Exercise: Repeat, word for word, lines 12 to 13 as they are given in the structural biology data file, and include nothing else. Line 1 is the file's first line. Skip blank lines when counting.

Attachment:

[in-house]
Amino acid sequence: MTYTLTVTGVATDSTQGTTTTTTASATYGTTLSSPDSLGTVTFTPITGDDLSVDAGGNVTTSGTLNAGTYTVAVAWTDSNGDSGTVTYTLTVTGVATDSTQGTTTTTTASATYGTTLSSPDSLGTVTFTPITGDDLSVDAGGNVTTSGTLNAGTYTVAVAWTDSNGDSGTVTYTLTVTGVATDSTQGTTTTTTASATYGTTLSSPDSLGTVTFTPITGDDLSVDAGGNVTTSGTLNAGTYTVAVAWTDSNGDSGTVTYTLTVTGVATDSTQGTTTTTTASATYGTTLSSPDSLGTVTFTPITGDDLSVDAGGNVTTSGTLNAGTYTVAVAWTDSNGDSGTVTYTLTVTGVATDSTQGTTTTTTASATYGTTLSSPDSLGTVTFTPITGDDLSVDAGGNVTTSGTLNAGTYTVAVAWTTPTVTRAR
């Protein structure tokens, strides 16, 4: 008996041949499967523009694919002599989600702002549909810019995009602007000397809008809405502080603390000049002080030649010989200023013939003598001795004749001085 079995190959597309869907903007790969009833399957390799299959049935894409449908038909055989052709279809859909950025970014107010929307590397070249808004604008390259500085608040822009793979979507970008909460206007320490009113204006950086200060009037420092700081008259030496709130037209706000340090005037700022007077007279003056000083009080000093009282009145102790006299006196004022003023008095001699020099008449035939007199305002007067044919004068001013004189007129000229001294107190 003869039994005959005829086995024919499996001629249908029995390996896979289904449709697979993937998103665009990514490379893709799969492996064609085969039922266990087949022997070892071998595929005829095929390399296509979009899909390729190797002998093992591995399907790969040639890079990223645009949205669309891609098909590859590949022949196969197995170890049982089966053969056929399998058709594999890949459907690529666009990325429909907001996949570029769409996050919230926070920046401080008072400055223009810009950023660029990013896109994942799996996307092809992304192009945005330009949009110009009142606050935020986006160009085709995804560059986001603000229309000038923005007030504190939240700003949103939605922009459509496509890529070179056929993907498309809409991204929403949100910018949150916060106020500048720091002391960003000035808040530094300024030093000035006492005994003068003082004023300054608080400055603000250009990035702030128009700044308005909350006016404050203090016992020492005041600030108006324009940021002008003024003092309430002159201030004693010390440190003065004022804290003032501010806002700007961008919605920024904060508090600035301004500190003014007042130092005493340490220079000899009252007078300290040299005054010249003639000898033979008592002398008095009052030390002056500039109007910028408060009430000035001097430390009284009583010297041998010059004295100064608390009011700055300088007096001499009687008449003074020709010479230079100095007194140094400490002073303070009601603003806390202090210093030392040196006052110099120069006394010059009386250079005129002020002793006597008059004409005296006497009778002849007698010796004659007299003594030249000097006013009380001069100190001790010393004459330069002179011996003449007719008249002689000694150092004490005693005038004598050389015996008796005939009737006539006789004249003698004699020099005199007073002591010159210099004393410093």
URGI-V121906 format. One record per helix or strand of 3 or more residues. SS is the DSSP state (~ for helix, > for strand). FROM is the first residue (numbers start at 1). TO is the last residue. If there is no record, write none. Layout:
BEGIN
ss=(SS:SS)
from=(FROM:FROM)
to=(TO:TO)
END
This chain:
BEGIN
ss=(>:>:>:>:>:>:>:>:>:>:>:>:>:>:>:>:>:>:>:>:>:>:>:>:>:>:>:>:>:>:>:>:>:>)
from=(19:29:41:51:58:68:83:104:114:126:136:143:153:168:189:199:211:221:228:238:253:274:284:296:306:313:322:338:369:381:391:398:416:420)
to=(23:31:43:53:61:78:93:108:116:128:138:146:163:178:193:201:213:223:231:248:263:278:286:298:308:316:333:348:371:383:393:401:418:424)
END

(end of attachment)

ss=(>:>:>:>:>:>:>:>:>:>:>:>:>:>:>:>:>:>:>:>:>:>:>:>:>:>:>:>:>:>:>:>:>:>)
from=(19:29:41:51:58:68:83:104:114:126:136:143:153:168:189:199:211:221:228:238:253:274:284:296:306:313:322:338:369:381:391:398:416:420)